John Robert Lee (bn. 1948 in St. Lucia) is a prolific St. Lucian poet, critic, journalist, and educator. His work has appeared in numerous regional and international journals, magazines, and anthologies, including Caribbean Quarterly, Savacou, Small Axe, Wasafiri, Trinidad & Tobago Review, Callaloo, The Jamaica Gleaner, The St. Lucia Mirror, Catholic Chronicle, The Faber Book of Contemporary Caribbean Short Stories, The Oxford Book of Caribbean Verse. For a number of years John Robert Lee worked for the St. Lucian radio and TV where he conducted interviews with personalities in the world of art, literature, politics, and entertainment. Among those were Derek and Roderick Walcott, Dunstan St. Omer, Msgr Patrick Anthony, Kendel Hippolyte, Kamau Brathwaite, George Lamming, Rex Nettleford, Seamus Heaney, Arthur Miller, and Little Richard.
As a literary and theater critic John Robert Lee has written widely about St. Lucian cultural history, contributing an astute critical eye to a vibrant tradition of St. Lucian art criticism. His reviews are characterized by an unswerving insistence on the relevance of the arts in St. Lucia as a way of working through socio-political contradictions in a post-colonial country, and a generous appreciation of the tenacity of St. Lucian writers in the face of limited resources. “Despite colonialism and the new imperialisms of thought that entice us to deny ourselves again,” he wrote in a 1982 review, “we are responsible to ourselves and our people to provide answers, possible solutions, hope, and a vision of our final destinies” (36). He has also painstakingly chronicled St. Lucia’s literary history compiling with Kendel Hippolyte Saint Lucian Literature and Theatre: An Anthology of Reviews in 2006 and Bibliography of St. Lucian Creative Writing: Poetry, Prose, Drama by St. Lucian writers 1948 – 2013 in 2013.
Since 1975 – when Vocation & Other Poems, his first collection of poetry, was published – John Robert Lee has given us poignant and carefully crafted verse in which he charts his own cultural and spiritual paths. To this day he has published eleven collections, including The Prodigal (1983), Clearing Ground (1991), Artefacts (2000), Canticles (2007), Elemental (with Peepal Tree Press, 2008), and, most recently, Sighting and other poems of faith (2013), which earned him a firm position in the Caribbean poetic canon. While unmistakably Caribbean in its exploration of Creole cultures and in its acute historical sensibility, John Robert Lee’s poetry is also original in its inquiry into the intricacies of Christian faith. Of John Robert Lee’s work, poet Vladimir Lucien writes:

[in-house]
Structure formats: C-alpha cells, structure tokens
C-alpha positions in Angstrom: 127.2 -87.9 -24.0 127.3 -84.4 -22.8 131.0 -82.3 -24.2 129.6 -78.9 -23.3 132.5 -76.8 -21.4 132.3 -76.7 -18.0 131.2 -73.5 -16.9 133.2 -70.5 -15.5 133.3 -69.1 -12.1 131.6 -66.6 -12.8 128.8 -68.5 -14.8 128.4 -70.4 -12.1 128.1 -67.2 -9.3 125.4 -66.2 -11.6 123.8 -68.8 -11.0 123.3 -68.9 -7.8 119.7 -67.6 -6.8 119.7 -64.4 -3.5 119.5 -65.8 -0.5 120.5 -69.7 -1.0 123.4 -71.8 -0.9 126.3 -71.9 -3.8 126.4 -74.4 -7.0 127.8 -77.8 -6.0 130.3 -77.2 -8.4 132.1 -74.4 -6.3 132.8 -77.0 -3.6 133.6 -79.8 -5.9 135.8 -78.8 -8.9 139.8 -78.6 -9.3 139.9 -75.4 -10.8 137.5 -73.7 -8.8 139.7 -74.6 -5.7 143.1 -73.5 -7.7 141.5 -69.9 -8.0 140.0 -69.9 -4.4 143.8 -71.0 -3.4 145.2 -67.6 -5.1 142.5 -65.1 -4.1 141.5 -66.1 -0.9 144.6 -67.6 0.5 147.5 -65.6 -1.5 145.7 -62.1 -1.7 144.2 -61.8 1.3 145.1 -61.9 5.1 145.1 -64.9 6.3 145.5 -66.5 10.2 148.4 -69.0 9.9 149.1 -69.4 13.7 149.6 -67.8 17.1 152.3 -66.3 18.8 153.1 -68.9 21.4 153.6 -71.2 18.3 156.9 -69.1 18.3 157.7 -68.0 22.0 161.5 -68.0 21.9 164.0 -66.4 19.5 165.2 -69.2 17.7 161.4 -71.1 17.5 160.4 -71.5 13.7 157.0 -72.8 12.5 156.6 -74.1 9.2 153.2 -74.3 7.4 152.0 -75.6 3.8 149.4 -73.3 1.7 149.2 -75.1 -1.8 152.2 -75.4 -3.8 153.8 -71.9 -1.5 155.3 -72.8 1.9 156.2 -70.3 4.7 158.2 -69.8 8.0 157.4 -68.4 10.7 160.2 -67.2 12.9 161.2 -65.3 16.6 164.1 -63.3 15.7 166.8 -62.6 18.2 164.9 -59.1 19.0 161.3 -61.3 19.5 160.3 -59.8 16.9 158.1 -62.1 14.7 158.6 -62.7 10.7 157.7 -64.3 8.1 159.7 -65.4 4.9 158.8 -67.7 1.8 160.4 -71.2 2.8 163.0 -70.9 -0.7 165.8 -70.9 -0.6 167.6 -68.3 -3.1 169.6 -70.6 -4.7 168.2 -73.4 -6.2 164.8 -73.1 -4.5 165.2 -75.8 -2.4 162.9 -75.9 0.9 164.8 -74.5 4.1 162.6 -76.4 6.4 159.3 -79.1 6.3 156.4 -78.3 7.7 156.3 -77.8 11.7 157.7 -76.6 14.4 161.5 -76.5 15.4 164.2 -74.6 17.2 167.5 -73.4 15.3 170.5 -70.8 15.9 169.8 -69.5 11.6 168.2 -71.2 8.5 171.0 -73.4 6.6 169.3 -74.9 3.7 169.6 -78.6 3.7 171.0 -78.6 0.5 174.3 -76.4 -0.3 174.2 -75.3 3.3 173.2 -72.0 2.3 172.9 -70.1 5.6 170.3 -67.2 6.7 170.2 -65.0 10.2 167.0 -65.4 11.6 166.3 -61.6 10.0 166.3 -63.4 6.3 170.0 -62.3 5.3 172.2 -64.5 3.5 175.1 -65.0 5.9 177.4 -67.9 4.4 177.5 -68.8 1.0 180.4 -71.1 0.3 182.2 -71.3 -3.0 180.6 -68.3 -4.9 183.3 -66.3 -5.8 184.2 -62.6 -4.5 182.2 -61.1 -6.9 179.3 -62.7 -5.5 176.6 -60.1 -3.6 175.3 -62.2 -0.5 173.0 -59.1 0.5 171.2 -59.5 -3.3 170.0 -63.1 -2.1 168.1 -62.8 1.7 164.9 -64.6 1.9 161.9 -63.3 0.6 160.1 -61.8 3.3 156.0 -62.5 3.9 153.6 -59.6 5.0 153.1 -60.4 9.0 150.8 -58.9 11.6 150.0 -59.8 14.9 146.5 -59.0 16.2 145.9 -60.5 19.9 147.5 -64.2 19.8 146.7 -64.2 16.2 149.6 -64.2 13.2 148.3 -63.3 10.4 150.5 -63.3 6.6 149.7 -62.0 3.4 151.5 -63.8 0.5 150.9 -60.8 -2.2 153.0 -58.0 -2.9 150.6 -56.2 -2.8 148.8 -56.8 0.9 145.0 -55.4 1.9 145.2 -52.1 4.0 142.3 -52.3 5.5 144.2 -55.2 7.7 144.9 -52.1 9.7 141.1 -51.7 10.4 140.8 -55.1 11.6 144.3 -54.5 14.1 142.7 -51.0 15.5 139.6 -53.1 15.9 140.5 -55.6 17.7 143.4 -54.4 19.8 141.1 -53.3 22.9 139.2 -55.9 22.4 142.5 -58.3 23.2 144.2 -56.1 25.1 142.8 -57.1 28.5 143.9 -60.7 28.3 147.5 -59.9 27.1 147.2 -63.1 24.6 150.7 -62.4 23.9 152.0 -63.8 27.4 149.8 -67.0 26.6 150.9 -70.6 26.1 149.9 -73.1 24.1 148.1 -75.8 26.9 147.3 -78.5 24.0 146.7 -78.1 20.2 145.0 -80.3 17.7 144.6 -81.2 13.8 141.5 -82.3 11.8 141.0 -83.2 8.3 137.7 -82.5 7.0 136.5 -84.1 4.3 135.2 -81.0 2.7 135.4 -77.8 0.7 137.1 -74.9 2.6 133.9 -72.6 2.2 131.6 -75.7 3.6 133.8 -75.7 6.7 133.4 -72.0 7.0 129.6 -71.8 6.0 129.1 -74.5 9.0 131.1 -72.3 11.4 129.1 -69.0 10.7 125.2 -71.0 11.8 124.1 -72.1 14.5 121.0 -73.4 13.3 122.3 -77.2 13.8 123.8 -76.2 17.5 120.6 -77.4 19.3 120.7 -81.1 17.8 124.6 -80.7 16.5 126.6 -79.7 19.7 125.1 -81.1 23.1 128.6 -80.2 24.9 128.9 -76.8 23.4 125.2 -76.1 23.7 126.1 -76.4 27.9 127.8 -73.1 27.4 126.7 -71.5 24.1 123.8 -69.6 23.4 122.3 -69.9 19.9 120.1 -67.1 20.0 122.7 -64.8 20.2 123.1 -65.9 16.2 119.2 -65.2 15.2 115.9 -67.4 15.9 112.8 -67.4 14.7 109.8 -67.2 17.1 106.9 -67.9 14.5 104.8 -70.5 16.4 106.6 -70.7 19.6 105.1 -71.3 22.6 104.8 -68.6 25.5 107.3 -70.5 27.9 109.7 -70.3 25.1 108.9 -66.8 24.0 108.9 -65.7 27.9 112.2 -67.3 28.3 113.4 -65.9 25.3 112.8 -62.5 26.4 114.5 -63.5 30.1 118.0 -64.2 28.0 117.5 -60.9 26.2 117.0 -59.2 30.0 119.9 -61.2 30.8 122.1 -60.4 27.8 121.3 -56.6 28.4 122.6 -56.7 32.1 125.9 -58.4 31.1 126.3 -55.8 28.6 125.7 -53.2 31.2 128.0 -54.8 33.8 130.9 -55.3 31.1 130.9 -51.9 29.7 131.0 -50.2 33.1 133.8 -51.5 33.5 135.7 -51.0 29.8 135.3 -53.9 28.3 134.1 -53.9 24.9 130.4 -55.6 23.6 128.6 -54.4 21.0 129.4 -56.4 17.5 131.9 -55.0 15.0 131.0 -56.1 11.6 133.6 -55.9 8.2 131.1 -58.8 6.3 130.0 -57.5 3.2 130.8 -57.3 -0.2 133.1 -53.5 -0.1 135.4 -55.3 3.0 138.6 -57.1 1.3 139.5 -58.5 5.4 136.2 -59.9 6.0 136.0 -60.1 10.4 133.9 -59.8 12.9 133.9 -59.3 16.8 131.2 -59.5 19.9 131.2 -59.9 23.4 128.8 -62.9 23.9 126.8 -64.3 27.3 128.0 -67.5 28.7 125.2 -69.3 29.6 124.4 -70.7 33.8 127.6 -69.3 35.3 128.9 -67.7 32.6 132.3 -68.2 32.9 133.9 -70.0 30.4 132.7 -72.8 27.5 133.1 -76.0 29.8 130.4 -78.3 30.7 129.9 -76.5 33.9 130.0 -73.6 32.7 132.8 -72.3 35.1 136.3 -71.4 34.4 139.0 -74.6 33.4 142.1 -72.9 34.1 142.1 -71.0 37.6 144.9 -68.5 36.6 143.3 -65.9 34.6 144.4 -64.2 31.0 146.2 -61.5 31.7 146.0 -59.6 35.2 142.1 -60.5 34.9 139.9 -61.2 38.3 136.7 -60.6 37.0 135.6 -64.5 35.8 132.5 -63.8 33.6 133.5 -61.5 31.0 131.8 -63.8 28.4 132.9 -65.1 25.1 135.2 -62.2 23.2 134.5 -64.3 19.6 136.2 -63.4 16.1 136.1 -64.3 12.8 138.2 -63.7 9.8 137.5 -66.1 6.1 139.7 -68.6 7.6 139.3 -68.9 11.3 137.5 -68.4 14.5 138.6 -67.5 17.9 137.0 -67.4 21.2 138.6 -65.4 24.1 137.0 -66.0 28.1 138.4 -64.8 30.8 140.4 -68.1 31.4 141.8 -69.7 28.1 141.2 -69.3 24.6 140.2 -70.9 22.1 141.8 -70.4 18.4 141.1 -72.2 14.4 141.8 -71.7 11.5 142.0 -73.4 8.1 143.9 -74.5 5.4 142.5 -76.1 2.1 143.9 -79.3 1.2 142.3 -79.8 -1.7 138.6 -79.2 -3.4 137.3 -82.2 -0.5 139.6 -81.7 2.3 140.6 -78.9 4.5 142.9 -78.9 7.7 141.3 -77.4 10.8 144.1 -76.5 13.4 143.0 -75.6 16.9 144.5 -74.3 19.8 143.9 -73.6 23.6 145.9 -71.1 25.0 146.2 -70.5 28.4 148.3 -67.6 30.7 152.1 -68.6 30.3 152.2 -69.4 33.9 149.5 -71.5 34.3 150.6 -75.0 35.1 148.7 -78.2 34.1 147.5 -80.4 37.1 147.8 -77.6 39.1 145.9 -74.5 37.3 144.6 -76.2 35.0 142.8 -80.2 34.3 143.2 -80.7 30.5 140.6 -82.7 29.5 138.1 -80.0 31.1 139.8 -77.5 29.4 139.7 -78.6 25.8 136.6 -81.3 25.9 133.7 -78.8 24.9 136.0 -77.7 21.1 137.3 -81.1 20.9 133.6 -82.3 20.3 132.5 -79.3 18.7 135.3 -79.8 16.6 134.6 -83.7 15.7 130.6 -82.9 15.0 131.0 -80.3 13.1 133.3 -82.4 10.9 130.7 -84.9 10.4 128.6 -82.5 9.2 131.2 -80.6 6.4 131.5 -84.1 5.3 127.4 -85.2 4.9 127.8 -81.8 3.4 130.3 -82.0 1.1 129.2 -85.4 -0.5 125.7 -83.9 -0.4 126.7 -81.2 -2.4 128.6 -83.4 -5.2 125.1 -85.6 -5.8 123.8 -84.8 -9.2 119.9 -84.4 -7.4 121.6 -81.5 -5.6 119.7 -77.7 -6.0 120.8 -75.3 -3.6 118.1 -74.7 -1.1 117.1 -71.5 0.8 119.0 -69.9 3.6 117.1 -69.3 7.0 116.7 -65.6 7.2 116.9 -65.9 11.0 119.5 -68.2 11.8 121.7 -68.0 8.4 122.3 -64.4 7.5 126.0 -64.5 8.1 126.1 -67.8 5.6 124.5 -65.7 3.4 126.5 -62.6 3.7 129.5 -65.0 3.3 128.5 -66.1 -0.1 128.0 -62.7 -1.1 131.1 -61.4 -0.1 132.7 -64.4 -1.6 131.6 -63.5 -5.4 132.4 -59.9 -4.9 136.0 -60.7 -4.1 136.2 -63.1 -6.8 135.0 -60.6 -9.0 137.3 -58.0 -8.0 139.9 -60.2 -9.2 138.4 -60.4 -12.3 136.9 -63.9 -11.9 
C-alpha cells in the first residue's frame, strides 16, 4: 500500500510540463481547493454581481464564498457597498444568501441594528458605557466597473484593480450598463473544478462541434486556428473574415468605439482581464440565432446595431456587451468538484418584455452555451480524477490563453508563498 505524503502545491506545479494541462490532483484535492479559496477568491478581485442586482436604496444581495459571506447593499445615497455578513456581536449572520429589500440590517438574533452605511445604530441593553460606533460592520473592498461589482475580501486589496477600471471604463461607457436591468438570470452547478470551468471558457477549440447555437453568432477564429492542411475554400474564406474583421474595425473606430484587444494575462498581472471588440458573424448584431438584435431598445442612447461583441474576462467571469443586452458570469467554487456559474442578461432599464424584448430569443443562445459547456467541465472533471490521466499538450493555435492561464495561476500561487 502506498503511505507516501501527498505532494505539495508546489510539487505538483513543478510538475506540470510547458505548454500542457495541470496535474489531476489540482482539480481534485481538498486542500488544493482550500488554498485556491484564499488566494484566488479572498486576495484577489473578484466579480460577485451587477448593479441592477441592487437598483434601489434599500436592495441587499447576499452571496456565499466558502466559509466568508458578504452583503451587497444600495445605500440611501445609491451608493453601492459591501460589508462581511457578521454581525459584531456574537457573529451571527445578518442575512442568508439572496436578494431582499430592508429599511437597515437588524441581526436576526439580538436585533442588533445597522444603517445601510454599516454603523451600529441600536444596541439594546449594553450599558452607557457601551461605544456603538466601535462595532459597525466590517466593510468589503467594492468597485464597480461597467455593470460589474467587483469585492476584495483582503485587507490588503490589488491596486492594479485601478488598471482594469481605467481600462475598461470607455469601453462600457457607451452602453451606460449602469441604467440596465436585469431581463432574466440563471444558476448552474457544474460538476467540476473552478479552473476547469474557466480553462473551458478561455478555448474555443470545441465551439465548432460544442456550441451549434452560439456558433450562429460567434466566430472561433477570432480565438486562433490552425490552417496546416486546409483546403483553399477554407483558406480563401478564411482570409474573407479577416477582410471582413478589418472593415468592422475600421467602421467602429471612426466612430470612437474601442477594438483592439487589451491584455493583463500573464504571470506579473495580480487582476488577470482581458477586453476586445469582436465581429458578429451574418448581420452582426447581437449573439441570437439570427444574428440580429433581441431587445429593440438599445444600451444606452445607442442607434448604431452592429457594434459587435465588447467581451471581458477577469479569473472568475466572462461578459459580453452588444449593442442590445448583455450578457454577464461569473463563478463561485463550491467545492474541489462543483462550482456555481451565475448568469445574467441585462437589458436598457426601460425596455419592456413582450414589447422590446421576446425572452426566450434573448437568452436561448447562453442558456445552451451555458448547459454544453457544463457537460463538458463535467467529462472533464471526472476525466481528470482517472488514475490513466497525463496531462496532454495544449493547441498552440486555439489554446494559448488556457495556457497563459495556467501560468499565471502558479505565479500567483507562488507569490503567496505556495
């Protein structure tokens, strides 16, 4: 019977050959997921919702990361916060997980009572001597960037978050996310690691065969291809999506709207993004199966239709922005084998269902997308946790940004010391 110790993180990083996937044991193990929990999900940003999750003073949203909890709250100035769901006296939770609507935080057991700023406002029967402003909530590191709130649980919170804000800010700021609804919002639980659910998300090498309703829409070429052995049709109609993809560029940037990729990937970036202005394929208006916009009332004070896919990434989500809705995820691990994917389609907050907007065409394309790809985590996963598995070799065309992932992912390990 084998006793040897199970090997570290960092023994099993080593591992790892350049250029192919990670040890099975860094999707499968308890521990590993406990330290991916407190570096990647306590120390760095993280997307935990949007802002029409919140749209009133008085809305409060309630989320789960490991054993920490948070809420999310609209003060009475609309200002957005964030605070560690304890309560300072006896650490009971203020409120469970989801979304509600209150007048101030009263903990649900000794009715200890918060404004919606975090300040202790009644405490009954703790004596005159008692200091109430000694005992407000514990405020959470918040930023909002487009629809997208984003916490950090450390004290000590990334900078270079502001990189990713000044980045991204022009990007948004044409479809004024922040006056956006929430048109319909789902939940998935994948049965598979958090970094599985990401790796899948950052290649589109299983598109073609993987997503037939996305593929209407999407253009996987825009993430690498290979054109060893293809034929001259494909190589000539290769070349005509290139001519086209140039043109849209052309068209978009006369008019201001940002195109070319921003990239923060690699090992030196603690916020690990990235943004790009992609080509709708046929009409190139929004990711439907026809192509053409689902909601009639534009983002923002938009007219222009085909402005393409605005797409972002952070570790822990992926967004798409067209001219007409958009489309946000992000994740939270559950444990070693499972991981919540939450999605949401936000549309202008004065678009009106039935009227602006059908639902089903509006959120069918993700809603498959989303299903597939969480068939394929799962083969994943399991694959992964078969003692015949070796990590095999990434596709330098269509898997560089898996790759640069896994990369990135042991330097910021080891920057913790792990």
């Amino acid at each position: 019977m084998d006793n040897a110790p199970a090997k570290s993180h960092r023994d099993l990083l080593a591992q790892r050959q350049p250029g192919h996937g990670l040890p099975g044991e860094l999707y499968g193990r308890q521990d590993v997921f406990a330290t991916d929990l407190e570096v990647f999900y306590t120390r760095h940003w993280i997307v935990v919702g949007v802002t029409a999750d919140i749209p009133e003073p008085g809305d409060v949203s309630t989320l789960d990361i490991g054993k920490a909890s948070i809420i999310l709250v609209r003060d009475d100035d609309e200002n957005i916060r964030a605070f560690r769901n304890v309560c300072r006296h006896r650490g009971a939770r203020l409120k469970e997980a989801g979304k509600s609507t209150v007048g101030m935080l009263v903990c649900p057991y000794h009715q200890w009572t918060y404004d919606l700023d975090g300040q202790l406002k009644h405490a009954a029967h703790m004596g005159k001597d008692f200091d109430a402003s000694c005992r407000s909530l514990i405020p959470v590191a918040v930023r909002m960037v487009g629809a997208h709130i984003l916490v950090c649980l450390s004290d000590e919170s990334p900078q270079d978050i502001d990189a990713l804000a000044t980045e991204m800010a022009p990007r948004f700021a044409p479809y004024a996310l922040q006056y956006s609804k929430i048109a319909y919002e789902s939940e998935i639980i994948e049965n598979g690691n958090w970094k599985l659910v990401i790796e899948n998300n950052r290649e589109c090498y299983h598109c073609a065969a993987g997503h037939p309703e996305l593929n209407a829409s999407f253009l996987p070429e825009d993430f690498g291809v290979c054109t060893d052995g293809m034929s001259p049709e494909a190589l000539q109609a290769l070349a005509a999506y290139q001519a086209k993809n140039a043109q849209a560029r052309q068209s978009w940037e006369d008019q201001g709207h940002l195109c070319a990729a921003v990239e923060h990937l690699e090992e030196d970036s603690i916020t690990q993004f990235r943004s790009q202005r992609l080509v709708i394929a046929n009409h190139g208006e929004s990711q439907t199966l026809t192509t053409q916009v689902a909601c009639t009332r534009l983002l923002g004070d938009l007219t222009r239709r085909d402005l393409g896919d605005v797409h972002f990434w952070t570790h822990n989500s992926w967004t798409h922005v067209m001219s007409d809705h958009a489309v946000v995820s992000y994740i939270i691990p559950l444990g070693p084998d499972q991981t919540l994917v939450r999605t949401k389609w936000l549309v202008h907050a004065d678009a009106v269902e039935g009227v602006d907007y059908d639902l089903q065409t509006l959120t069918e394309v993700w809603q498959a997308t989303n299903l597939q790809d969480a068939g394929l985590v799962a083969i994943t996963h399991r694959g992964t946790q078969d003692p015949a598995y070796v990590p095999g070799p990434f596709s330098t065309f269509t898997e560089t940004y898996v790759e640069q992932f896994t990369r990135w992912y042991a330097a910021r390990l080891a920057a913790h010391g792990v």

John Robert Lee is a poet that has been a caretaker of the files in the archive of the St. Lucian soul. Both creatively and in his work as information manager at the Folk Research Centre, he has continued to interact with forms that would in other hands be left to the sibilant hands of dust. He has worked in the media, as a columnist and reviewer, a poet, preacher— in a myriad of capacities. As poet (and otherwise) he has resembled his own creative conjuration, ‘the manbird’ with one foot firmly grounded on the St. Lucian soil, and the other suspended in air, acutely aware of the trajectory of the world filtered through his Christian faith, and his belief in the messages of its prophets; the approaching rapture. As Nobel Laureate Derek Walcott says, ‘He is a fine poet.’
* * *
John Robert Lee kindly agreed to talk with me about his life, his work at the Folk Research Centre, the current literary landscape in St. Lucia and beyond, as well as the directions his writing has taken.
Ania Kowalik: We meet at the Folk Research Center (FRC) which has been celebrating its 40th anniversary this year. FRC was established in 1973 by Patrick ‘Paba’ Anthony who has been a staunch supporter of folk heritage not only in terms of sustaining cultural tradition but also as a way of enriching the church in local practices and cultural elements. He has just been named a National Cultural hero. Would you talk a bit about who were some of the people involved with FRC and what programs you organize? What is the role of the Center in supporting the arts in St. Lucia?